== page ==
Autism and language impairment genetically linked

Lorenzo Miodus-Santini an 11-year-old sixth-grader from Princeton, who was classified as autistic at only 13 months old, was never a big talker. As an infant he didn't babble or coo. When he was a toddler beginning to speak, he would learn one word but forget another.

His older brother, Christian, a 15-year-old high school sophomore, shared some similar characteristics – difficulty with reading, processing words and speaking clearly. Doctors said he had language impairments but was not autistic.

New research published online today in the American Journal of Psychiatry, by scientists at Rutgers University and The Research Institute at Nationwide Children's Hospital in Ohio, reveals that there is a genetic link connecting members with autism like Lorenzo Miodus-Santini to those like his brother, Christian, who have specific characterized by speech and language difficulties that can't be explained by cognitive or physical problems.

The research project leader Linda Brzustowicz, Rutgers professor and chair of the Department of Genetics, in the School of Arts and Sciences, says that genes in a narrow region of two chromosomes (15q23-26 and 16p12) responsible for oral and written language impairments can result in similar behavioral characteristics with one family member developing autism and the other having only language difficulties.

Specific language impairment is one of the most common learning disabilities, affecting an estimated 7 percent of children. It is not considered to be an . Autism effects one in 88 children nationally – with nearly five times as many boys than girls diagnosed – about half of whom have some degree of language impairment.

"In this group of families we are trying to find genetic factors that might connect them," says Brzustowicz, who collaborated on the study with Christopher W. Bartell, principal investigator in the Battelle Center for Mathematical Medicine at Nationwide Children's Hospital. "This research is important because it is hard to understand autism until we find the genes that might be involved."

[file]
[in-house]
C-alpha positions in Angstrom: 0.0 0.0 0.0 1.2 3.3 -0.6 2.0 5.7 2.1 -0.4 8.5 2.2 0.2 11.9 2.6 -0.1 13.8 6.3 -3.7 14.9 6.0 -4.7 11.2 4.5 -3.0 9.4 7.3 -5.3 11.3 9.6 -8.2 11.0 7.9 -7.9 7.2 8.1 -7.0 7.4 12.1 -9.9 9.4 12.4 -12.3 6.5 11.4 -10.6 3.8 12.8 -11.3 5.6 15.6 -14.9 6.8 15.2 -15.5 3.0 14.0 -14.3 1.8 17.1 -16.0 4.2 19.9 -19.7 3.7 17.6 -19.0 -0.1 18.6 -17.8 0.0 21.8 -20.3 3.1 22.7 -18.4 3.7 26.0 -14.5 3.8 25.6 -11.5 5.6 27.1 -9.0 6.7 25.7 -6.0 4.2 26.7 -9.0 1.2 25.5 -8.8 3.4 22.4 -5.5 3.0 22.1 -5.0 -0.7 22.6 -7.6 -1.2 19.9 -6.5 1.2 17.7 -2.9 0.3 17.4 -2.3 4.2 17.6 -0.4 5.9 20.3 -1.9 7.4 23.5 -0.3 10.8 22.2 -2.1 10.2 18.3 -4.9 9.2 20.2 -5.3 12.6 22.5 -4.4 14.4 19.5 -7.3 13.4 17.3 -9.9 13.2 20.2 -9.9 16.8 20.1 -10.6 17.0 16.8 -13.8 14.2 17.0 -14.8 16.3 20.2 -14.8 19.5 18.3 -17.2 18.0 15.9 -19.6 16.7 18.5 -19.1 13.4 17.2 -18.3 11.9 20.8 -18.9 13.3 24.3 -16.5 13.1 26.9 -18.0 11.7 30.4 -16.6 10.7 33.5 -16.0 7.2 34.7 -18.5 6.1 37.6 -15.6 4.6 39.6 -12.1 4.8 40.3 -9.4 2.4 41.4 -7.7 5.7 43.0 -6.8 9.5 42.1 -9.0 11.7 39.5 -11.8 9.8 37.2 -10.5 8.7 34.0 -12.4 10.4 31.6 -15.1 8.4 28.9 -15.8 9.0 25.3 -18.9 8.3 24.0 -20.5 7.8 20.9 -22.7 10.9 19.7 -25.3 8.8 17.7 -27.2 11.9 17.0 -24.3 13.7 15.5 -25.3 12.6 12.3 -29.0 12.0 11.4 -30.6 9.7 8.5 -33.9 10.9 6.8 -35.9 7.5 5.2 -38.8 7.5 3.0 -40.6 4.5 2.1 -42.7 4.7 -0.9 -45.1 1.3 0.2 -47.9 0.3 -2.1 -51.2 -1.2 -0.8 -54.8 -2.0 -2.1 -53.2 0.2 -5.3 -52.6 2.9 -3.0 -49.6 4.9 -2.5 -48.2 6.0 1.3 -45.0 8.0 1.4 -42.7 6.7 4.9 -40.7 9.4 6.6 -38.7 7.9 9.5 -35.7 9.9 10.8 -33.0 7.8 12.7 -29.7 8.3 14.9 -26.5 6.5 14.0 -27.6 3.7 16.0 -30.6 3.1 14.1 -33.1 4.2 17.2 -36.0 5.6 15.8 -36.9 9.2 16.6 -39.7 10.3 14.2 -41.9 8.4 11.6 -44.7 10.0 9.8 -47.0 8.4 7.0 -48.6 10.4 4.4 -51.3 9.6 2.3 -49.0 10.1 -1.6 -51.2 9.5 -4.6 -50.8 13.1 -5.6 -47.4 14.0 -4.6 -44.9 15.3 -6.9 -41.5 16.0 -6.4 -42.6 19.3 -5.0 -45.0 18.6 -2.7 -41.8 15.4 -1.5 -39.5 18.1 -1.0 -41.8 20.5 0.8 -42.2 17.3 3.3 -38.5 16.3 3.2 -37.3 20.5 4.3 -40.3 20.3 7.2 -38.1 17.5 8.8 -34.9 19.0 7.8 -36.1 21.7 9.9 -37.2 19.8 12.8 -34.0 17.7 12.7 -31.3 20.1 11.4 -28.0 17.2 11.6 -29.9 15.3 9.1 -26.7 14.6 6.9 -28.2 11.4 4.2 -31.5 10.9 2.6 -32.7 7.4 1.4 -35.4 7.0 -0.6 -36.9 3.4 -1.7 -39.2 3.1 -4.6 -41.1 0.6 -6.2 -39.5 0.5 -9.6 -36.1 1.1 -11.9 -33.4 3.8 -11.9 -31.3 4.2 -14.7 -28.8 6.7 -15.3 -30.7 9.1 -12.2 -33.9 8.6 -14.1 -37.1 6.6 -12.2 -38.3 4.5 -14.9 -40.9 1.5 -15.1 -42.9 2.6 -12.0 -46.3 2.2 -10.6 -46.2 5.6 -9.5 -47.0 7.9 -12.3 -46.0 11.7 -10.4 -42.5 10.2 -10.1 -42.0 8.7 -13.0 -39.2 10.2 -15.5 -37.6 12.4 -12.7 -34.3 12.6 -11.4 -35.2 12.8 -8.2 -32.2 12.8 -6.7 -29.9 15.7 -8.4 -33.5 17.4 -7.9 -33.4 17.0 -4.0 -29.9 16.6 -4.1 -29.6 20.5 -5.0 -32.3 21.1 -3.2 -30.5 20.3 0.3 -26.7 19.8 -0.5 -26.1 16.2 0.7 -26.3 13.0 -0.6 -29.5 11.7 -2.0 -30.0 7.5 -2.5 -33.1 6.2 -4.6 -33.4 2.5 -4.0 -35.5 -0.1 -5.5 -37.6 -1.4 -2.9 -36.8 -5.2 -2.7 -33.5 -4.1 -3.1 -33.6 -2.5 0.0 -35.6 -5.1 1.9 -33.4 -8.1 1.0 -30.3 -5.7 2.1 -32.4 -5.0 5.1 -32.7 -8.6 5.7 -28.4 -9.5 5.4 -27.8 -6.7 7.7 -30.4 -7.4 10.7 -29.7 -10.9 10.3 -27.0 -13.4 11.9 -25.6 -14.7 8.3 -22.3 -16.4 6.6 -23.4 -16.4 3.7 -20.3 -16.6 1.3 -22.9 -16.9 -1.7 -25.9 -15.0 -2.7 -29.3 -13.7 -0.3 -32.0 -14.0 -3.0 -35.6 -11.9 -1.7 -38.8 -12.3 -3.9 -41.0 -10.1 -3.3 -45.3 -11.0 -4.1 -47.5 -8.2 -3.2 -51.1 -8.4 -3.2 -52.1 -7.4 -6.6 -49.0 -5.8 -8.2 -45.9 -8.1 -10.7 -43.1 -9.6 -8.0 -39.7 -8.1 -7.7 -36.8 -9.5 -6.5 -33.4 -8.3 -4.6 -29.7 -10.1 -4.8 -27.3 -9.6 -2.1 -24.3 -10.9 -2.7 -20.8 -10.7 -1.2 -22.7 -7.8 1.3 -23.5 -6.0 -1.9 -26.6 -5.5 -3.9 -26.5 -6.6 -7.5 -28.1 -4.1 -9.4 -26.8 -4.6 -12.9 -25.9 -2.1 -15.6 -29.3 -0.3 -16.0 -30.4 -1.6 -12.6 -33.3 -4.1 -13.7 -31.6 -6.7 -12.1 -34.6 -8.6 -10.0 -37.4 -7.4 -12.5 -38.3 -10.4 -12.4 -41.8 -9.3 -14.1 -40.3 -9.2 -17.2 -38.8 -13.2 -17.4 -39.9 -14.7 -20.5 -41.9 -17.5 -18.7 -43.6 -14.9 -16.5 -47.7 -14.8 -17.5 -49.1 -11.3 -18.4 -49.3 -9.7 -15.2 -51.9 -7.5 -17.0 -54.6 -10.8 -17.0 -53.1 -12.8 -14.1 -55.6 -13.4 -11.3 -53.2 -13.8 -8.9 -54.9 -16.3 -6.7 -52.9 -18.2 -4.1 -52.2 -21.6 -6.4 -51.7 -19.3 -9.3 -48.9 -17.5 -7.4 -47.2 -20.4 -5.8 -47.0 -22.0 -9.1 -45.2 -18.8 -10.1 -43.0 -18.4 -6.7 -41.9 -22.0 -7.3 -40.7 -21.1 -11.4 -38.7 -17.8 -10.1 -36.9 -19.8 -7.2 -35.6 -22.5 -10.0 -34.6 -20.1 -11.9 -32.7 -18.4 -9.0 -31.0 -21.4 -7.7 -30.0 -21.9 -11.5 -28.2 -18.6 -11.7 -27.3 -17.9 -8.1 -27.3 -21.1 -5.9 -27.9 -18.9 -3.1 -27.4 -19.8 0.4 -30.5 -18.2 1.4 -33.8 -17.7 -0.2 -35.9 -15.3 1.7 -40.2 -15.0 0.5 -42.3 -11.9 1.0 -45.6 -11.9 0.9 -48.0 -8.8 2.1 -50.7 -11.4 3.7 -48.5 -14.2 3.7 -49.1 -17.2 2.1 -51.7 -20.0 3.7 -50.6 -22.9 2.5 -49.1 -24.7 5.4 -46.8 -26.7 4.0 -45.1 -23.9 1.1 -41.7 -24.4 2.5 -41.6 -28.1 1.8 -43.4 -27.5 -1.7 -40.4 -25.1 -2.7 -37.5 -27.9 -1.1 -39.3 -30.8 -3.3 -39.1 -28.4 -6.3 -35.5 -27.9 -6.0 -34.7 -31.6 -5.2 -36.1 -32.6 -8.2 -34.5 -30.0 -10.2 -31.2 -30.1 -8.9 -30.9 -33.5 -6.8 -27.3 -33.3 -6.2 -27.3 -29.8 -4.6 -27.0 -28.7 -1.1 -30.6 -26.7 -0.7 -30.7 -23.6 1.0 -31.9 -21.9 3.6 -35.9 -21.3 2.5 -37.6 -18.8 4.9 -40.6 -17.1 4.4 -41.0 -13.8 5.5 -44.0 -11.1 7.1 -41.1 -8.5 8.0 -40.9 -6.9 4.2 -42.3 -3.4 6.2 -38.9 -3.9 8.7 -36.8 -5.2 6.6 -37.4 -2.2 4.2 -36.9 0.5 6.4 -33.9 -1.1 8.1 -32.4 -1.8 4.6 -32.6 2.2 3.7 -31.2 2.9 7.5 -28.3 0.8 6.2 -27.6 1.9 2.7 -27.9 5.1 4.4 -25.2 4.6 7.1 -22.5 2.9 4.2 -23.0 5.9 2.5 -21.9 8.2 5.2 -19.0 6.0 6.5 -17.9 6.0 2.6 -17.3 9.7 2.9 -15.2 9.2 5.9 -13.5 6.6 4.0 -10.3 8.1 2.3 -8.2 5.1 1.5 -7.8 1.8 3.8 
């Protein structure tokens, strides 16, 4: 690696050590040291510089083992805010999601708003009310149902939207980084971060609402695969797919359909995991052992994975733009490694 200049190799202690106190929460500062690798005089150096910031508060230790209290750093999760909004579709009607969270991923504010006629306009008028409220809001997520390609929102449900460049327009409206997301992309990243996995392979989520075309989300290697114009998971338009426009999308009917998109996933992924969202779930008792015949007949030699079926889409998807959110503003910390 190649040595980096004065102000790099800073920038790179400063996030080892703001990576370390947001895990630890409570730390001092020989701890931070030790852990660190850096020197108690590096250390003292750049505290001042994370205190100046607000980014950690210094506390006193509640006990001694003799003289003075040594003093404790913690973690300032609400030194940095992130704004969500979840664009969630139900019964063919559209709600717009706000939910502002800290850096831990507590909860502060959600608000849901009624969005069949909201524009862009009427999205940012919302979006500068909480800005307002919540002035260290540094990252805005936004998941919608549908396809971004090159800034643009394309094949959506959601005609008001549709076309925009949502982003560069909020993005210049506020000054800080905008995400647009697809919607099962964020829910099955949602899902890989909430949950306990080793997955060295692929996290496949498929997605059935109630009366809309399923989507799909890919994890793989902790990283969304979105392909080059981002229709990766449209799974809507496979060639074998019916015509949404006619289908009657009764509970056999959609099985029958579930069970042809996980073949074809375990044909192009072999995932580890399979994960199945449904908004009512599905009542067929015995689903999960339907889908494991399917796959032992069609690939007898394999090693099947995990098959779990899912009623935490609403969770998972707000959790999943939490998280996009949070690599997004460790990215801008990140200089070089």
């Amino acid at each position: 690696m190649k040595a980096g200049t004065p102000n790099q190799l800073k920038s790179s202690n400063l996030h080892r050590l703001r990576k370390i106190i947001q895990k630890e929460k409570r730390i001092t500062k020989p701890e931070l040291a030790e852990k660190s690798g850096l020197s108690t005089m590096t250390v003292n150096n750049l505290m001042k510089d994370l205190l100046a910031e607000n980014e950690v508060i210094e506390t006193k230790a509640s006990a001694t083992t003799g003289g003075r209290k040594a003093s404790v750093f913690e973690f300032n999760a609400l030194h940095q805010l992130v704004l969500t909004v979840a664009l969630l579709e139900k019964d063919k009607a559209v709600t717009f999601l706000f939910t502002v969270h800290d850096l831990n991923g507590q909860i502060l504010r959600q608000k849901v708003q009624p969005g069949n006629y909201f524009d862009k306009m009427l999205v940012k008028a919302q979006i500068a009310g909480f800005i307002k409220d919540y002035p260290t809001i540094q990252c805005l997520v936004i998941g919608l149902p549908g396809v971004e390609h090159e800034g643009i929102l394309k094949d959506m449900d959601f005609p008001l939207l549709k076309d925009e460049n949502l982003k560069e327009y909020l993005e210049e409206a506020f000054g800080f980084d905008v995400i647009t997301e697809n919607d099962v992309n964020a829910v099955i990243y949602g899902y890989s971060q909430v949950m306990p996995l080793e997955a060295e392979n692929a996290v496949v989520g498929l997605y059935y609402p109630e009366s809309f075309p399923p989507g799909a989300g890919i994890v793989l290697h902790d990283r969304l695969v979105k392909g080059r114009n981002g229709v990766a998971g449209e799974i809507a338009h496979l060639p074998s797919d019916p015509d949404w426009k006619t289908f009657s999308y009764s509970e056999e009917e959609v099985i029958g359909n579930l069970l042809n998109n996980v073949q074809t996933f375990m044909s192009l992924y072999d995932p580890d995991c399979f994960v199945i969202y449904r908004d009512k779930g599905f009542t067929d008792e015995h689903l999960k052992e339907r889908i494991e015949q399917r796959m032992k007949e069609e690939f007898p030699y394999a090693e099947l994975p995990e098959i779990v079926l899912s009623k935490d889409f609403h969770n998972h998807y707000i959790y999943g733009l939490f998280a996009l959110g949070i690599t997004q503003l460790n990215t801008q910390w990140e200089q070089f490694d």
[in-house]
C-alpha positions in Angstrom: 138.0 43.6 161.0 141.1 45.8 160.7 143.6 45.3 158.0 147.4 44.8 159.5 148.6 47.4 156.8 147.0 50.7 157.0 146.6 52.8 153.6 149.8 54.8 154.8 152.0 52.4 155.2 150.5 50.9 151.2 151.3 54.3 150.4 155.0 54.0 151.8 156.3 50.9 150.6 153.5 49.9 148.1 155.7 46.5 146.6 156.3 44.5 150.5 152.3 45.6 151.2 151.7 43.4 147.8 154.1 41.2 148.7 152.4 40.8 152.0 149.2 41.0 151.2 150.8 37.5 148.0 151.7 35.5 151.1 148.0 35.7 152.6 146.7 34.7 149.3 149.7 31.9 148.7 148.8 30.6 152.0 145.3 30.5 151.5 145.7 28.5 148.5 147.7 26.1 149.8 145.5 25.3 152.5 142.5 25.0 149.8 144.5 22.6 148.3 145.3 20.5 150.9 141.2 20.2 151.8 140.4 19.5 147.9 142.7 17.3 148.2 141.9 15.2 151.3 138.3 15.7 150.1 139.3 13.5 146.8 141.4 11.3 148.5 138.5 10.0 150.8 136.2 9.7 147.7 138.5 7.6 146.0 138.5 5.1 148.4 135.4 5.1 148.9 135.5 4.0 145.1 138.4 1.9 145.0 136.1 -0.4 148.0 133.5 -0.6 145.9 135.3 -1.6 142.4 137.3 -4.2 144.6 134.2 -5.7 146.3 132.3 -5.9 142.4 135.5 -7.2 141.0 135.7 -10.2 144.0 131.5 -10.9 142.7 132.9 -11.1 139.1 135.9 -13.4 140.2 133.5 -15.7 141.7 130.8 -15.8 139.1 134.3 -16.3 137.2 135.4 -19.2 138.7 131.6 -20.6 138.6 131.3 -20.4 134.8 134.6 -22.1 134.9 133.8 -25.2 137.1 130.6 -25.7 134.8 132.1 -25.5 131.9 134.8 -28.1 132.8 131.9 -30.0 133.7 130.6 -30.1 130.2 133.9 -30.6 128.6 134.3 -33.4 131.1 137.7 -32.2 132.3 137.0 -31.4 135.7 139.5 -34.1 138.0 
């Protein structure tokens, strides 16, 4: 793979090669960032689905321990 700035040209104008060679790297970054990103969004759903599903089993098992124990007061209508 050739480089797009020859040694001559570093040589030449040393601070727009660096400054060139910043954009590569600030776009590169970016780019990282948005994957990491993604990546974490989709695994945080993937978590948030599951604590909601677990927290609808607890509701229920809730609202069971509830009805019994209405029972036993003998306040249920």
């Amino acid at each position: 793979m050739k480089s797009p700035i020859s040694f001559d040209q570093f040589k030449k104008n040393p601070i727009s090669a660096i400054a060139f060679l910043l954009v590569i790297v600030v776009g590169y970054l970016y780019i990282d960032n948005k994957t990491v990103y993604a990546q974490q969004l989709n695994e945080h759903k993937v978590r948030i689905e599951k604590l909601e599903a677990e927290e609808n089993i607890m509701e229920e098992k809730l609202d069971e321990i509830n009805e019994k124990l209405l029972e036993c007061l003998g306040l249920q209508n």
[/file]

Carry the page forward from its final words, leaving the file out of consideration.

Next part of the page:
While scientists don't believe that there is one single gene that causes autism but rather a number of genes that increase the risk, Brzustowicz and her team of researchers are working to identify genetic patterns in these families in order to help gain a better understanding of the mechanisms that lead to autism, a developmental brain disorder that appears in the first three years of life.

In the Rutgers autism study, 79 families – mostly from New Jersey and Pennsylvania – with one child with autism and at least one with specific language impairment underwent extensive in-home testing. Besides taking blood samples for genetic testing, including parents, children, and grandparents and in some cases even uncles, aunts and cousins underwent a battery of tests to assess grammar, vocabulary and language processing.

"Our results indicate that there are shared patterns of DNA and visible behavioral characteristics across our group of study families," says Judy Flax, an associate research professor working on the study with Brzustowicz.

In addition to the language findings, researchers also found strong evidence of a genetic link in the areas of obsessive-compulsive, repetitive behaviors and social interaction skills, other symptoms associated with autism.

Brzustowicz says the next step will be to sequence the whole genome of those who participated in the study in order to compare the families to see if scientists can pinpoint any specific genes or mutations that are common to all.

It is part of a long-term collaboration between scientists from Rutgers and Nationwide Children's Hospital, as well as scientists, data experts and physicians from Rutgers, Saint Peter's University Hospital in New Brunswick and the Rutgers University Cell and DNA Repository (RUCDR).

Brzustowicz and her team have been studying the genetic influences of autism on families for the past decade – recently receiving a $2.2 million five-year grant from the state last year. They are opening the study to new families with as they continue the study over the next four years.

"This is just the beginning," says Brzustowicz. "We are finding evidence of genetic similarities with the hopes of being able to identify targets that might respond to pharmacological treatments."

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